juli at clockworksquid.com
Sun Jan 27 18:04:58 PST 2013
Thanks for the good report to the list!
On Sun, Jan 27, 2013 at 4:43 AM, Roy Warner <thisroywarner at gmail.com> wrote:
> Hi Juli (and all)
> We were testing the WANProxy in our office (EU and US branches)
> It's working great.
> One thing that we notices (and were very happy with) was the following:
> We have new employee instruction videos on 2 formats:
> 1 - Plain flash/html4 video (mp4) what is known as http progressive download
> 2 - Windows Smooth Streaming (also - on top of HTTP and HTTPS)
> What we have noticed was that in both methods, user who use WANProxy (users
> from EU - contents and servers are in USA) get a MUCH better quality, and
> NEVER require buffering.
> These were very good news for us, of course, but since I'm not too technical
> in the in-and-out of the WANProxy, I was wondering how does this work? I
> mean - after all - mp4 cannot be compressed any more...
You may be benefiting from the greater buffering done at the WANProxy
side. This may not always be a good thing due to how TCP works, and
buffer limiting is a long-term feature we need to support, but
sometimes it's helpful. So, imagine you're streaming a 400MB mp4.
With a normal TCP stack and application, depending on tuning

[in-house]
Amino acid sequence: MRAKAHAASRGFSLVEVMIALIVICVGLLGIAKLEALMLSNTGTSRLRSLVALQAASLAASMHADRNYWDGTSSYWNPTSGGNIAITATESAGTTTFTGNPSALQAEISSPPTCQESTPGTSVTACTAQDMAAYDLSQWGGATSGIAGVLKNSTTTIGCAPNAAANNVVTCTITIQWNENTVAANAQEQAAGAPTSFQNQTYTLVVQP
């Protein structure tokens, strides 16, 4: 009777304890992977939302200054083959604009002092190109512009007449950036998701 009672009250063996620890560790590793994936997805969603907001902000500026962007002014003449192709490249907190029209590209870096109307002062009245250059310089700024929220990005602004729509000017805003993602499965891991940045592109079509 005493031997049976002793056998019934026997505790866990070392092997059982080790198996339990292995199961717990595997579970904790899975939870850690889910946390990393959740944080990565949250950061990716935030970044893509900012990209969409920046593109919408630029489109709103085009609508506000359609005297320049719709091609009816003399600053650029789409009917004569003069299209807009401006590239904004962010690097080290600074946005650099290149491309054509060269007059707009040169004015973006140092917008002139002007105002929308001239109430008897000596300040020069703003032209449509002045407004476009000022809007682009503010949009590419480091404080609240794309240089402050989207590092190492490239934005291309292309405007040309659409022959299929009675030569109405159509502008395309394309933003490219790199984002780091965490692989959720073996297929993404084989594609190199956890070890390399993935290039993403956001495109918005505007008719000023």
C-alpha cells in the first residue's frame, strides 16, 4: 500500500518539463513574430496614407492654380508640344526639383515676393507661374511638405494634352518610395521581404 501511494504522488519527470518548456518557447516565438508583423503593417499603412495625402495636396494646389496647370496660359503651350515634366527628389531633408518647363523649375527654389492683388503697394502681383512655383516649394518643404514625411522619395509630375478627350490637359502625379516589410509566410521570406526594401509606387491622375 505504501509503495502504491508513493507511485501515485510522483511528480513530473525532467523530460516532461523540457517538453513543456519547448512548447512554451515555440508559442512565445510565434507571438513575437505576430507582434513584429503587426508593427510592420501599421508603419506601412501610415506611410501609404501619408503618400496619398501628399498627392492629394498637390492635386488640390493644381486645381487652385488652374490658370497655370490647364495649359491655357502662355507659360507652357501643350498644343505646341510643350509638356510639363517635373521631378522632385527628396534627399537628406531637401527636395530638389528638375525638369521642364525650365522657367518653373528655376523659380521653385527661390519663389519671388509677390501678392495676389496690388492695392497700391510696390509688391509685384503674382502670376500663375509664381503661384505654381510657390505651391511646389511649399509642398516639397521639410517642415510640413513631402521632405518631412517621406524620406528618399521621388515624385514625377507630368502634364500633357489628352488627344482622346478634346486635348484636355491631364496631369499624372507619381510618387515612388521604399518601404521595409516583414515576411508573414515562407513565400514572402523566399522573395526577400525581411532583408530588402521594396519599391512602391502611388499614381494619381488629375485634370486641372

parameters, the server might be willing to send something like 64KB at
a time to the remote side. With WANProxy, the server will be talking
to a local proxy that will buffer as much as possible, maybe even all
400MB. And that server will send larger amounts of data at a time,
and possibly reduce the number of round-trips required to transfer the
data, reducing latency, etc.
That said, if your content is not dynamic, i.e. these are just static
training videos, then you're likely benefiting from deduplication as
well. Maybe the mp4 cannot be compressed any more, but if it's the
same every time it's downloaded, then the full content only needs to
go across the Atlantic once. Subsequent times, the US side will just
send references to the previously-sent data across the Atlantic, and
it will be reconstituted on the other side. So instead of needing to
transfer 400MB across the ocean to send the whole video, you only need
to transfer something like 2MB. Combined with the greater buffering
this can really reduce latency, too, as the data can be fed to the
client much faster than it needs it from the local WANProxy instance,
rather than the stream falling behind and requiring more buffering.
Even compressed data can be deduplicated if it's compressed the same
every time. Consider something like deflate. If I store a file that
has been compressed with deflate, then it is as compressed as it can
get. But if I copy it across the WAN twice, the exact same data has
to go across each time. Now, if instead I am doing deflate on the
fly, the boundaries of the data may be different each transfer,
resulting in completely-different output, so it may not be possible to
deduplicate it. Even in that case, though, extra buffering may be
useful, but know that it may also be problematic.
Glad to hear it's working for you, and hope those explanations are
helpful. Let me know if not!
> If anyone could share his thoughts, that would be great.
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> wanproxy at lists.wanproxy.org
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